What makes that particular vote disreputable is that Kerry never shows any concern over the budget deficit except when the subject is military spending or tax cuts. That's what makes his explanation on the Iraq vote hypocritical. In the absence of more information, we can't assume that there was anything wrong with his voting on the Helms-Burton bill.

sense and denotation

I'm sorry to have to inform my readers that Parableman has provided a link to Philosopher's Carnival I. This unfortunately means that I'm going to be doing some more metaphysical blogging. Or possibly some transcendent blogging, depending on how the mood strikes. Sorry to all you readers who tune in for crude humor and political rants...

So let's start with Exists and Type-Raising by Brian Weatherson over at Thoughts Arguments and Rants:
Back in the day there was this old problem about how we could make sense of propositions like (1).
(1) The King of France does not exist.

Very roughly, the worry (or at least a worry) was that if this is to really express a proposition then the denoting term in it must denote something...Just as roughly, Russell solved this problem by noting that the (putatively) denoting term is a quantifier, not a proper name, and quantifiers can make contributions to propositions without actually denoting anything.
With all due respect to Weatherson, Frege had already solved this problem by distinguishing between the sense and the denotation of a noun phrase. Russell's solution was a nominalist re-working of Frege's solution. All of the problems discussed in Wetherson's article and the comments (well worth reading, by the way) are more properly viewed as problems with nominalism (or at least with Russell's nominalist solution to the original problem).

The denotation of a noun phrase is the thing that you refer to when you say the phrase. For example "the president of the United States" is a noun phrase that denotes George Bush (for the moment). Consider this sentence:

(2) The president of the United States likes peanuts.

Sentence (2) can be analyzed like this: "The president of the United States" denotes an individual x. "likes peanuts" denotes a proposition P. Sentence (2) means that P is true of x.

This sort of analysis doesn't work for sentence (1). The phrase, "the King of France" doesn't denote anyone so there isn't any x to use in the analysis.

Frege didn't deal with this problem directly (AFAIK). Instead he dealt with the problem of why "is" is useful. It isn't very useful to say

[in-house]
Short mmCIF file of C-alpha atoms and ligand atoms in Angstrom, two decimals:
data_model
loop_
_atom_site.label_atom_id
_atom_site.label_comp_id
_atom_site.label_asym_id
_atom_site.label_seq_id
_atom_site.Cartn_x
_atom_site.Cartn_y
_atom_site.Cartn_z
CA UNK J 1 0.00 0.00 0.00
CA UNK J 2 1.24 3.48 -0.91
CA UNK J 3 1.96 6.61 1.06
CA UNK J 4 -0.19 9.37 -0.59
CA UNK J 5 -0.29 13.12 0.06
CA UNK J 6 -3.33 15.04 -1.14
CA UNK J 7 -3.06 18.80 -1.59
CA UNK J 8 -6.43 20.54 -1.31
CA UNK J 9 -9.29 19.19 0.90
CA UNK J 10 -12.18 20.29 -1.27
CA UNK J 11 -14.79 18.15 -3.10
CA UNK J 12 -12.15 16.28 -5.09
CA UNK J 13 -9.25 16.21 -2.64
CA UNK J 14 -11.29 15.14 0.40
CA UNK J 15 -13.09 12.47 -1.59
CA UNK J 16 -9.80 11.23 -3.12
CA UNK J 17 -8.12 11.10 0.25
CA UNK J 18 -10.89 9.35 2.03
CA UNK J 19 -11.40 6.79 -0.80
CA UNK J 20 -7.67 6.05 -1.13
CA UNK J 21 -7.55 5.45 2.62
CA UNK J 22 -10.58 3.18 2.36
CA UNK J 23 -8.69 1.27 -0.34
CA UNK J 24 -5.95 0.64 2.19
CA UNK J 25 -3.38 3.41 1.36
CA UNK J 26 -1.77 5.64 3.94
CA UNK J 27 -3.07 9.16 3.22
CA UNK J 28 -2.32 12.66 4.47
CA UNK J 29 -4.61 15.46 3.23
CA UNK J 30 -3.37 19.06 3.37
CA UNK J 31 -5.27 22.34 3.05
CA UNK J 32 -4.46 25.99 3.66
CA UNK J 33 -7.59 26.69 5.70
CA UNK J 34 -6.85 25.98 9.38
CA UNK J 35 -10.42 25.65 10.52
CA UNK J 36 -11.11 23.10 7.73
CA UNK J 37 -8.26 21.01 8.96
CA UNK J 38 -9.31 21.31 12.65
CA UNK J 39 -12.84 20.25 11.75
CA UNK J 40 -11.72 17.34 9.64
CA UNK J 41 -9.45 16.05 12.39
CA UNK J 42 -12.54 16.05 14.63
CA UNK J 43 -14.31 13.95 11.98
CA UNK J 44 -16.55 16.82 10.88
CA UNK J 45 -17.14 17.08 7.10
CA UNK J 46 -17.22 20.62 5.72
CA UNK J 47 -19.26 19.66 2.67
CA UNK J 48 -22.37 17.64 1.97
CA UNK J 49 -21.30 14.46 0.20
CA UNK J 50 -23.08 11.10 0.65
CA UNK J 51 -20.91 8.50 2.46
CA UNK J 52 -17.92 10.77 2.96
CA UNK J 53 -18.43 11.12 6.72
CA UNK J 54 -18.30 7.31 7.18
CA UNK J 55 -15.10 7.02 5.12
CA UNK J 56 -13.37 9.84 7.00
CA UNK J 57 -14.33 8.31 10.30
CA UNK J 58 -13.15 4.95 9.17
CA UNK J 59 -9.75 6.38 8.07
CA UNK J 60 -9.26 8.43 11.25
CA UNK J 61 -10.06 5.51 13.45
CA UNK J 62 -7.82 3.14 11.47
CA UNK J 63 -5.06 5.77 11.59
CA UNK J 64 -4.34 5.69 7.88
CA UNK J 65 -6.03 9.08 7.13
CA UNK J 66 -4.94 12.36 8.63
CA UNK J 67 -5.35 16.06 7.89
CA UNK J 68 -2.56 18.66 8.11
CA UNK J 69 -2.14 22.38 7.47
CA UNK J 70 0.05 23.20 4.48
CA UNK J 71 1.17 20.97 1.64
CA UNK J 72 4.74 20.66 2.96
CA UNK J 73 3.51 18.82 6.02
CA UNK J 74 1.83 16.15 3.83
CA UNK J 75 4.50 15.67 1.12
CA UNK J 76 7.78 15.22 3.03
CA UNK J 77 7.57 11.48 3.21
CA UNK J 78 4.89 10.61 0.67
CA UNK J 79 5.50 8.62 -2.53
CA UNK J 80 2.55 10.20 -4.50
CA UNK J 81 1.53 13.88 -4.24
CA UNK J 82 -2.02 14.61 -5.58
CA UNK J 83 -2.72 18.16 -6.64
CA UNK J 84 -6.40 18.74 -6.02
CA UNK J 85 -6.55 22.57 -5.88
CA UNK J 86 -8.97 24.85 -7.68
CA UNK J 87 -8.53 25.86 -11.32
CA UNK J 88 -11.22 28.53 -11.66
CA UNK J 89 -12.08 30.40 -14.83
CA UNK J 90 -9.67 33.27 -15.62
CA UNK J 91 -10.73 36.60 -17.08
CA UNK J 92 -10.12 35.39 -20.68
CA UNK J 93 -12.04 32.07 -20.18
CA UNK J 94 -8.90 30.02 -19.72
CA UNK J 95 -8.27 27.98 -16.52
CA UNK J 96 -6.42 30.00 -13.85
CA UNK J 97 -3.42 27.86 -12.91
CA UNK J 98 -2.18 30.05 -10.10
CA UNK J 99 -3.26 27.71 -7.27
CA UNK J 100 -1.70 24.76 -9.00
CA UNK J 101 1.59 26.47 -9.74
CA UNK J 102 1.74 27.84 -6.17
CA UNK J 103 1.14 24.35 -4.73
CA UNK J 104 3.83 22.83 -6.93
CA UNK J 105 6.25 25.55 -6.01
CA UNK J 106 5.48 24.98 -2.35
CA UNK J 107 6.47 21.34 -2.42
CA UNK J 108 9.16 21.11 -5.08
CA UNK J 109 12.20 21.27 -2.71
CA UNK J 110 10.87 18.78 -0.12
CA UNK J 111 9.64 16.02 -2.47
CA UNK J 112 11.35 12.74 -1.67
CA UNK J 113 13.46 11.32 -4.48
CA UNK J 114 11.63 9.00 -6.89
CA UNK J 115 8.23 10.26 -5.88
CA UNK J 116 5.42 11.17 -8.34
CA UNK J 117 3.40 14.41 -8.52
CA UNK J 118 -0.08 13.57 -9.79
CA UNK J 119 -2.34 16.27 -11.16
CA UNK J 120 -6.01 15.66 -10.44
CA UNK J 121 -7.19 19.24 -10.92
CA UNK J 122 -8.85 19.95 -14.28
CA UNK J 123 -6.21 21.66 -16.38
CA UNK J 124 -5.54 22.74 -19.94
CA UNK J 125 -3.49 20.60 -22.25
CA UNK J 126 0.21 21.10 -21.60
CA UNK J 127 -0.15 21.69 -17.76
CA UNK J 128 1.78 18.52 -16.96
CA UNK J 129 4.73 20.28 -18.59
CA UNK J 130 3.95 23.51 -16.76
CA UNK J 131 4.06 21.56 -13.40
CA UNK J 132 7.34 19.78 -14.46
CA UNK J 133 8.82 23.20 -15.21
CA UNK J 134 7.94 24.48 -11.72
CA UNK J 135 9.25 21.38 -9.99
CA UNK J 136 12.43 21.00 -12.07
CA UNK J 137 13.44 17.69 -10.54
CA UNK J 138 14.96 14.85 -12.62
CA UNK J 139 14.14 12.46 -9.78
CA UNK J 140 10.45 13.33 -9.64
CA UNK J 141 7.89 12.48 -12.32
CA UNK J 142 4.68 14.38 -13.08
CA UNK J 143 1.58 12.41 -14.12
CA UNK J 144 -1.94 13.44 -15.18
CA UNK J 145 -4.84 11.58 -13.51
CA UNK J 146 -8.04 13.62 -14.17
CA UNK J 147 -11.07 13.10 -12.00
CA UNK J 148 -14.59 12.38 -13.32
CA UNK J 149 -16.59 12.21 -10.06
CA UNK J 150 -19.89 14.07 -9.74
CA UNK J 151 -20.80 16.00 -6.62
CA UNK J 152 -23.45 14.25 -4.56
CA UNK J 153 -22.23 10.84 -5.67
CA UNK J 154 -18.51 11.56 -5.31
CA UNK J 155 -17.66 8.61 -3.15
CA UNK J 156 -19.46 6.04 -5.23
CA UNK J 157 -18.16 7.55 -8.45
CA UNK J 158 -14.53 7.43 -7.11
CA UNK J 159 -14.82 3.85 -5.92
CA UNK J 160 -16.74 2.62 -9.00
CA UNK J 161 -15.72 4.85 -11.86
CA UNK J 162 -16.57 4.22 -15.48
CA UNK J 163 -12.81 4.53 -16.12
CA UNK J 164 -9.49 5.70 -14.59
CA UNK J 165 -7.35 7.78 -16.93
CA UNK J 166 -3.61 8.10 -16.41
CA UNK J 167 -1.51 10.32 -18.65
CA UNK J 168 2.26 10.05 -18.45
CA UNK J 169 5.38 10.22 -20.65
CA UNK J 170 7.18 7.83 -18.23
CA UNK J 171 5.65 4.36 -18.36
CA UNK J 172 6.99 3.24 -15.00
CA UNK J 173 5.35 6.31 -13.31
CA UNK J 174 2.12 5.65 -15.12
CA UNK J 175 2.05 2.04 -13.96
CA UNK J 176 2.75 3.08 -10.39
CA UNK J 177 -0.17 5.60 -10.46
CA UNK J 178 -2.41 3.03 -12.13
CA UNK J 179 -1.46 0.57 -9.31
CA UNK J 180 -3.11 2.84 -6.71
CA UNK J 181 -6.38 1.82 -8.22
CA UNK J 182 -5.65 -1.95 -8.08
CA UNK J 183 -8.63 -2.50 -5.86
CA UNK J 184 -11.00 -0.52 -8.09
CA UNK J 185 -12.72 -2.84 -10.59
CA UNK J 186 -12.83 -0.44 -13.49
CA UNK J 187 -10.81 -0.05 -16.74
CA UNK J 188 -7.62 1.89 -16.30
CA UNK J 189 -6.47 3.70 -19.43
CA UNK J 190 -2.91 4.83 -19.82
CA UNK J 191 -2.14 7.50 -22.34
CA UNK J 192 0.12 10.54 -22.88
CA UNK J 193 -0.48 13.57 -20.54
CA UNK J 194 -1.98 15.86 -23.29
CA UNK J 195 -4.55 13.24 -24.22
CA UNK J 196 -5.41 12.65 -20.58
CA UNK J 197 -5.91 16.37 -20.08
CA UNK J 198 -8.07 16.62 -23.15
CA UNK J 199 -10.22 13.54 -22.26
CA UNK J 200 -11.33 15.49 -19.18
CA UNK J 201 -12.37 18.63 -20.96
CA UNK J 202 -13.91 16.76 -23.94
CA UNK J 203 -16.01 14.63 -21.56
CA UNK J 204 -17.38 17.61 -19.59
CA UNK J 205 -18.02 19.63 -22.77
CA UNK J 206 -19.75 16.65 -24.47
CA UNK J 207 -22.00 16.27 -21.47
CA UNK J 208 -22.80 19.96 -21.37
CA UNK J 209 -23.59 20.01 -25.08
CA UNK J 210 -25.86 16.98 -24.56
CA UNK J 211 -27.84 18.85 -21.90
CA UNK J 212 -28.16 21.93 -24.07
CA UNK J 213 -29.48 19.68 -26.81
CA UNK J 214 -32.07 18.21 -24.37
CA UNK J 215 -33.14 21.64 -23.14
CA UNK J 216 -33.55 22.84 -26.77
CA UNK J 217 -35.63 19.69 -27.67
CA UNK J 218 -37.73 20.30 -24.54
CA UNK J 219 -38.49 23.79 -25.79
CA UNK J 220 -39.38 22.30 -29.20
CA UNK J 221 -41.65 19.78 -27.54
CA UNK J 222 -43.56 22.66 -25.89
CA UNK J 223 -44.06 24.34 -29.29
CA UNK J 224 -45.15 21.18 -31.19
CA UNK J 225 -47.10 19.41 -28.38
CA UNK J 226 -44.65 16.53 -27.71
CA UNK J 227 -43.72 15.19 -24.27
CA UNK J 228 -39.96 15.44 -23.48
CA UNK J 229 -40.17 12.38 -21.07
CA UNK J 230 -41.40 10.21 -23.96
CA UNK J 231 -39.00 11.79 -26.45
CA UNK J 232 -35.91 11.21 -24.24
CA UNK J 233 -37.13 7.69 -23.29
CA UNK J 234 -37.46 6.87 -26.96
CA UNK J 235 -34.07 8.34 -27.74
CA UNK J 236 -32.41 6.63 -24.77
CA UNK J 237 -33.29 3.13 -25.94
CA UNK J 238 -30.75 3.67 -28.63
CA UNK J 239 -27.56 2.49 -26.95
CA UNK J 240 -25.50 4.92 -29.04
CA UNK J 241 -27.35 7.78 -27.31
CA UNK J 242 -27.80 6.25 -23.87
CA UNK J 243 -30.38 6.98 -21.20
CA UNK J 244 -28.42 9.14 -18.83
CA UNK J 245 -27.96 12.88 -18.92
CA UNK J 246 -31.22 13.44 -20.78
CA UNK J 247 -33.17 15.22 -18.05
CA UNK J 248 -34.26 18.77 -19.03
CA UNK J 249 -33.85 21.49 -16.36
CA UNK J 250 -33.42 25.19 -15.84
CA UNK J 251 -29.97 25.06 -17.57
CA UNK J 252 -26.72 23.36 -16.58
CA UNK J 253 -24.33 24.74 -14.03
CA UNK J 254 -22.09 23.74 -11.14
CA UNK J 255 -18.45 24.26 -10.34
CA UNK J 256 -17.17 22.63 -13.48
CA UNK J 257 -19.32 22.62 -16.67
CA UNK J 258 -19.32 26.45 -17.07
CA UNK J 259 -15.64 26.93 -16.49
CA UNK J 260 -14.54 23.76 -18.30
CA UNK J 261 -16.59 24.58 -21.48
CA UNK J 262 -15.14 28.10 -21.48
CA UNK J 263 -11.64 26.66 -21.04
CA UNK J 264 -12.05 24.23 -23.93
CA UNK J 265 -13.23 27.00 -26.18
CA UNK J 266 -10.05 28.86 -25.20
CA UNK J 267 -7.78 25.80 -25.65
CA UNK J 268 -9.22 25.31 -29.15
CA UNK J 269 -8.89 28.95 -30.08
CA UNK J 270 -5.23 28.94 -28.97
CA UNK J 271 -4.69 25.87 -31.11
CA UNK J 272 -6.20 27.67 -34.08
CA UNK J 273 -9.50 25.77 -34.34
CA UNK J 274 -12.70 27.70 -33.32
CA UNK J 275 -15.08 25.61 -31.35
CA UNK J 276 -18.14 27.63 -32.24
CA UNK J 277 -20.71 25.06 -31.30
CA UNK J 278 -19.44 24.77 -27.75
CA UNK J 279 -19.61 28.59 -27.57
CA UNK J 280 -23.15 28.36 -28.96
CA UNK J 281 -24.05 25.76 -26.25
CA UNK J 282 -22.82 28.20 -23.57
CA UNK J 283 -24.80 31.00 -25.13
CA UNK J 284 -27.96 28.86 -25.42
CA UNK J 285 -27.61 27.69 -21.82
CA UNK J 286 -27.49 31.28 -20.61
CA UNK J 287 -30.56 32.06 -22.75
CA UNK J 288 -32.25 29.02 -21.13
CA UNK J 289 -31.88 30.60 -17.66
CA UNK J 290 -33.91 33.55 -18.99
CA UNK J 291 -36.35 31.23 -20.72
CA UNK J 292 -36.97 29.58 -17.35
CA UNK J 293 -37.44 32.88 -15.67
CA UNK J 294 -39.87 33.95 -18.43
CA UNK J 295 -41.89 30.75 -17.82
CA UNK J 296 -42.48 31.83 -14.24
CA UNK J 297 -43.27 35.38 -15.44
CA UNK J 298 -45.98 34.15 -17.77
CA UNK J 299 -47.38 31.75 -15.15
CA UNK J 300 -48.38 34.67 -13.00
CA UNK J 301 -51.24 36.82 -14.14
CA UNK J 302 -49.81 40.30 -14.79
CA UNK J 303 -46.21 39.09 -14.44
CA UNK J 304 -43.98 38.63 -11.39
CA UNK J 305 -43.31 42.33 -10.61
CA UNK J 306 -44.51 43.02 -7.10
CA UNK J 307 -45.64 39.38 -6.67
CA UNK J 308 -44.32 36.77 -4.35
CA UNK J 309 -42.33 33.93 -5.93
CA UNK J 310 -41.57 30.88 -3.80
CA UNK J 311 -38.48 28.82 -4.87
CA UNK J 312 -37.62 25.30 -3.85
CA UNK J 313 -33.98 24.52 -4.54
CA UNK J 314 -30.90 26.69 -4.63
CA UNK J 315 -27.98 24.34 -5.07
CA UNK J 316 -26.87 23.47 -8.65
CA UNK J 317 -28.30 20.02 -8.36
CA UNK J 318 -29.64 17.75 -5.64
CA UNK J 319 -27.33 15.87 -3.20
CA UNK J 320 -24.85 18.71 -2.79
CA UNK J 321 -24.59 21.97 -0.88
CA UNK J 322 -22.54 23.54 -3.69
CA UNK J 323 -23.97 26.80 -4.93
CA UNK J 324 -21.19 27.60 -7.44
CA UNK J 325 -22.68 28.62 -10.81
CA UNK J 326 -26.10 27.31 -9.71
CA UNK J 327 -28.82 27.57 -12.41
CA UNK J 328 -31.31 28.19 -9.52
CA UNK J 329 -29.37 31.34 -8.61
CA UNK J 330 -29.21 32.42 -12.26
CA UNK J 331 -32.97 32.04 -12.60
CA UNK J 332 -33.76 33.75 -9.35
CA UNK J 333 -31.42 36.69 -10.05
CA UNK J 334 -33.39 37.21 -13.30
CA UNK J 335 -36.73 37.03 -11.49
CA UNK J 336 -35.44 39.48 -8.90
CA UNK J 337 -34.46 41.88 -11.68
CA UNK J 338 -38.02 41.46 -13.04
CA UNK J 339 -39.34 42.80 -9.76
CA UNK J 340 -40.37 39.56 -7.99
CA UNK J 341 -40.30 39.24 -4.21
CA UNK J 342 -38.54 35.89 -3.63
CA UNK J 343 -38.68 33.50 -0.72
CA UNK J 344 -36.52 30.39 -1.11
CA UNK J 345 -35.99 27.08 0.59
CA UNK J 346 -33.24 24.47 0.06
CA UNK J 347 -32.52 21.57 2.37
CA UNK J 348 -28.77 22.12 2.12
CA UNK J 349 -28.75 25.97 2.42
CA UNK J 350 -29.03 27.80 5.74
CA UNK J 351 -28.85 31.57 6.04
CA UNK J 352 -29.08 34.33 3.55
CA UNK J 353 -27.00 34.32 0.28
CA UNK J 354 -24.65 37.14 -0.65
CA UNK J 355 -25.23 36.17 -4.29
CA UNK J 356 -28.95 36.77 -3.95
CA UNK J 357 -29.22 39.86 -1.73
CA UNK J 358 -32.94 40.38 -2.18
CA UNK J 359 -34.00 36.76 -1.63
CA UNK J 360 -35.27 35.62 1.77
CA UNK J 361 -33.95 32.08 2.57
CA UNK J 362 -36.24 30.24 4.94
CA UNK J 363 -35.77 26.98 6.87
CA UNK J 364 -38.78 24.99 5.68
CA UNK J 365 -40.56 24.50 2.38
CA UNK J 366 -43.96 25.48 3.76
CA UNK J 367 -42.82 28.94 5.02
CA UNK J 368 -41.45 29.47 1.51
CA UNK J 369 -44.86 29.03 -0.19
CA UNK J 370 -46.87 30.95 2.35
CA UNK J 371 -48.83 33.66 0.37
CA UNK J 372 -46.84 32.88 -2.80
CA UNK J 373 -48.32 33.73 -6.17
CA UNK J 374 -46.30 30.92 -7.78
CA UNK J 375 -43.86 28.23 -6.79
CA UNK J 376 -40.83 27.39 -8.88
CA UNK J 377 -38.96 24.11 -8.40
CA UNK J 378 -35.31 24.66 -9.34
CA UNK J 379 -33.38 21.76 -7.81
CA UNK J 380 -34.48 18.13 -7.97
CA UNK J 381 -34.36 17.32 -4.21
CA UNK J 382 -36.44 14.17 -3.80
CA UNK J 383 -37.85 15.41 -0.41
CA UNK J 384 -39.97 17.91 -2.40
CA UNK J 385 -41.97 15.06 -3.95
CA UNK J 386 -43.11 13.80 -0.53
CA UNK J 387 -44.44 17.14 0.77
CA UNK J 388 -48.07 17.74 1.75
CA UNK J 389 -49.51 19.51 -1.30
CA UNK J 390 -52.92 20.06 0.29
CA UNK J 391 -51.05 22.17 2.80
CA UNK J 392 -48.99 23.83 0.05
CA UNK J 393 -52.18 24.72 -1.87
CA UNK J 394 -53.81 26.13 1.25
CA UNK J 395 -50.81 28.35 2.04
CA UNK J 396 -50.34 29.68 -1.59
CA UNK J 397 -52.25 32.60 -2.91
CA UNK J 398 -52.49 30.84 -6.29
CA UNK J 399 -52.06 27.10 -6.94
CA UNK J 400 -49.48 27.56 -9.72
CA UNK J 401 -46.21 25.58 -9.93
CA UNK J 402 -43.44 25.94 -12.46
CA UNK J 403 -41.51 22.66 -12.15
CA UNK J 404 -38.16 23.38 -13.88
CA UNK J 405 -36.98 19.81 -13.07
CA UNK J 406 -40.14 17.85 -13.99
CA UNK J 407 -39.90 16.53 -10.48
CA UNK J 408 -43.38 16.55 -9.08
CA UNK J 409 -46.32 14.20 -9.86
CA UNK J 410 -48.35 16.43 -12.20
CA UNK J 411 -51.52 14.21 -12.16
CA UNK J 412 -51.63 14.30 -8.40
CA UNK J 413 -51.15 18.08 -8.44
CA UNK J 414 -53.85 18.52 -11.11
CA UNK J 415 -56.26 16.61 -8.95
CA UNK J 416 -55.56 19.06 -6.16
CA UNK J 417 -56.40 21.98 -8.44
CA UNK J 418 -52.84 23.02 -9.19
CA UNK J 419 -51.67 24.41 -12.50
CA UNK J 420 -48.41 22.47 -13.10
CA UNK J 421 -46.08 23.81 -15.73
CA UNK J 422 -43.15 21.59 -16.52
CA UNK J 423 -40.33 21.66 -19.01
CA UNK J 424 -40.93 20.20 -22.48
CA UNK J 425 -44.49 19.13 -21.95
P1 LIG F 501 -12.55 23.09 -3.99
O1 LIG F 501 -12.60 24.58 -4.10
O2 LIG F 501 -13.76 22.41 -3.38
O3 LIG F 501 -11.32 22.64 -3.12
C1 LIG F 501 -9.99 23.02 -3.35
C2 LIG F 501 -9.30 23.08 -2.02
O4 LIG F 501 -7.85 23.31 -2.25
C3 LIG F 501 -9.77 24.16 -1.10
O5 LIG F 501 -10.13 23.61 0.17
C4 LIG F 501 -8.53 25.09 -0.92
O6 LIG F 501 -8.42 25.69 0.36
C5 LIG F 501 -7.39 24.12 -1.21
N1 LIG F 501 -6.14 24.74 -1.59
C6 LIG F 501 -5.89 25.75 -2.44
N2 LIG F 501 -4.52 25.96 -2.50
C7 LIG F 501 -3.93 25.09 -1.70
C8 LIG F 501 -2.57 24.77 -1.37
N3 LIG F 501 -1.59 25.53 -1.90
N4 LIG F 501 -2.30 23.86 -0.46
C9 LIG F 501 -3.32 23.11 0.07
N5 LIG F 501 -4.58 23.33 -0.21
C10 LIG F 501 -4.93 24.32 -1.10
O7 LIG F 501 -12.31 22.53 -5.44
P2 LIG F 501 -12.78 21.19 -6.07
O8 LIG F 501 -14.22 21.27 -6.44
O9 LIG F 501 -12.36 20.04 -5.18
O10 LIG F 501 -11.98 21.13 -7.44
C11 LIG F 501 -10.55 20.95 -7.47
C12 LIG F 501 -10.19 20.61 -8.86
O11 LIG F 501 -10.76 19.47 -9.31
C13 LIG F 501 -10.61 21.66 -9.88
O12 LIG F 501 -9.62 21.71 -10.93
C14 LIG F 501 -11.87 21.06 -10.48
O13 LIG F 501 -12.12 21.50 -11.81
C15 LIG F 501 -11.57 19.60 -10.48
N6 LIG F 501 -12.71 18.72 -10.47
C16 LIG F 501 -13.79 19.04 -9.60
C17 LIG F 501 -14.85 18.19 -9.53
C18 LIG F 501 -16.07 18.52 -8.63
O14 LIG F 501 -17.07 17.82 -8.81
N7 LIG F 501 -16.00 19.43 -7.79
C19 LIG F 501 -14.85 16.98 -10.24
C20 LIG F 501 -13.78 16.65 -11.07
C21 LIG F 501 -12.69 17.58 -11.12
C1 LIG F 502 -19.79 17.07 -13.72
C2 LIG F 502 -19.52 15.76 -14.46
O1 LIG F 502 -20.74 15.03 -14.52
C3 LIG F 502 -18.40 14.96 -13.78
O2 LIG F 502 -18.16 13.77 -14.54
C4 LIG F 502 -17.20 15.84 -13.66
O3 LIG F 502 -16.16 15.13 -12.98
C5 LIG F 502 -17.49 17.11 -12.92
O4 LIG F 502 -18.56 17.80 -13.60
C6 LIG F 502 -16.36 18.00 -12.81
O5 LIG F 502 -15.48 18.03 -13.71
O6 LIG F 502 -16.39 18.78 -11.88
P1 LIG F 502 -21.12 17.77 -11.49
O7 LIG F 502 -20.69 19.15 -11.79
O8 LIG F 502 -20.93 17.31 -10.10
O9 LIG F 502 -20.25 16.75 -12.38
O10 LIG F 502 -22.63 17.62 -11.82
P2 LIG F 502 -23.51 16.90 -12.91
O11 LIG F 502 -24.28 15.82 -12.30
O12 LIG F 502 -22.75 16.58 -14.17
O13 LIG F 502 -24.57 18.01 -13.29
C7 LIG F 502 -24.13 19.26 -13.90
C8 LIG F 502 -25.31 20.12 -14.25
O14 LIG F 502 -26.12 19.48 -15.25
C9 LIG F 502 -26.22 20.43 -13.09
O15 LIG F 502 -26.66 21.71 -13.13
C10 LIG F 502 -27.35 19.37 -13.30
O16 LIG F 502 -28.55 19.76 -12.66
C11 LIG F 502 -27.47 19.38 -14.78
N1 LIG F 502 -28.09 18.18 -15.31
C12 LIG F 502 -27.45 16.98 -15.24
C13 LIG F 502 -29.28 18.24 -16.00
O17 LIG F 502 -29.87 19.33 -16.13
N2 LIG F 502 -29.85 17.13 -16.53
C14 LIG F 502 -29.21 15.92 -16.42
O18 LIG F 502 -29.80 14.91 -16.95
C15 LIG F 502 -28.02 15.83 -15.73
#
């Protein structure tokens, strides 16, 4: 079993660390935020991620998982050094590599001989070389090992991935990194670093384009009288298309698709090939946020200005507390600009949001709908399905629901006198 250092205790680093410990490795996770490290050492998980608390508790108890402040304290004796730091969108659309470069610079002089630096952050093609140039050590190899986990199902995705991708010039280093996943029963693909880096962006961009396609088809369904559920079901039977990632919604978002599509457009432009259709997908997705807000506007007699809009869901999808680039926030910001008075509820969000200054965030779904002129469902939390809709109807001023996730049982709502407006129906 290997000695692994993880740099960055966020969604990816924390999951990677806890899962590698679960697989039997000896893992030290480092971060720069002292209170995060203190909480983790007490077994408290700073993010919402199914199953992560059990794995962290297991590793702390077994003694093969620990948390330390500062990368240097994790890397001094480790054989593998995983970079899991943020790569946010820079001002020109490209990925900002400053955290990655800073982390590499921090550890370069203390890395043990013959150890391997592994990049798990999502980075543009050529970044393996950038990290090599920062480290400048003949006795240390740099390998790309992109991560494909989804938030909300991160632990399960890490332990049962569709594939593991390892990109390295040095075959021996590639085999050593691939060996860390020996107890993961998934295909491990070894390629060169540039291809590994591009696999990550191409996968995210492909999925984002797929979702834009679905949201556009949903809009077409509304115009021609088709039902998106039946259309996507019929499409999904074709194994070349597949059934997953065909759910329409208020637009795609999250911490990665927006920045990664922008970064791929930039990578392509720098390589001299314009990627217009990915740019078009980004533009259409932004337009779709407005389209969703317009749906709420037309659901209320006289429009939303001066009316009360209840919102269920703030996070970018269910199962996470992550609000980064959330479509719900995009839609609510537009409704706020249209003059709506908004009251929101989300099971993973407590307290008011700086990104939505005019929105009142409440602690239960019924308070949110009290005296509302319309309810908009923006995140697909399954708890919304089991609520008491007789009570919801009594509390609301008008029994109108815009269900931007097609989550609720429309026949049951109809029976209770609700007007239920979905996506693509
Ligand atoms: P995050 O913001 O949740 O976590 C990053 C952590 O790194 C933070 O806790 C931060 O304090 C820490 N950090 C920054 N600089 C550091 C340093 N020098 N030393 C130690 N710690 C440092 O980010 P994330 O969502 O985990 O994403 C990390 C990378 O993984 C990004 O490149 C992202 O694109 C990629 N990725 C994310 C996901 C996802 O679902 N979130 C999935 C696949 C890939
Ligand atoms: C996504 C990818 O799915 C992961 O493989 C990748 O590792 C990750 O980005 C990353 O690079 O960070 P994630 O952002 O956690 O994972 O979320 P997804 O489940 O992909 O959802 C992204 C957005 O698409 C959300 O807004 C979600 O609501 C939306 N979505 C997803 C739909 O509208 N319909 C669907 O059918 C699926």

(3) George Bush is George Bush.

Sentence (3) doesn't provide any information. But this

(4) George Bush is president of the United States.

does tell us something useful. But under the analysis I described above using denotations, this is impossible to account for. Sentence (4) would be analyzed like this: "George Bush" denotes some object x. "president of the United States" denotes some object x. Sentence (4) asserts that x=x.

You might have expected that I would say "president of the United States" denotes some object y and then (4) asserts that x=y, but that would just push the problem down to why "x=y" is meaningful. The point is that the denotation is extensional and x is just the name of this extensional object.

Frege's solution is that noun phrases have both a denotation and a sense. The denotation is the object that the phrase refers to and the sense is the concept that the phrase expresses. "George Bush" is a noun phrase that expresses the concept of some guy named George Bush (the context helps to refine this concept to a single George Bush). "president of the United States" expresses the concept of being the top political executive of the United States.

Sentence (4) is now analyzed like this: George Bush expresses a concept C1, "president of the United States" expresses a concept C2, and (4) asserts that the concept C1 has the same extension as the concept C2.

Now let's go back and analyze (1) with Frege's semantic machinery: "The King of France" expresses a concept C1 and sentence (1) asserts that C1 has no extension.

Now, take a look at Weatherson's problematic example:

(5) Leopold Bloom does not exist.

Weatherson doesn't say who Leopold Bloom is. I googled the name and found out that Leopold Bloom is the fictional character in a James Joyce novel. Presumably that's who he meant. In any case, the analysis remains the same. "Leopold Bloom" expresses a concept C1, sentence (5) asserts that C1 has no extension. I don't see any problem here. The analysis works just as well with the example of a fraudulent character.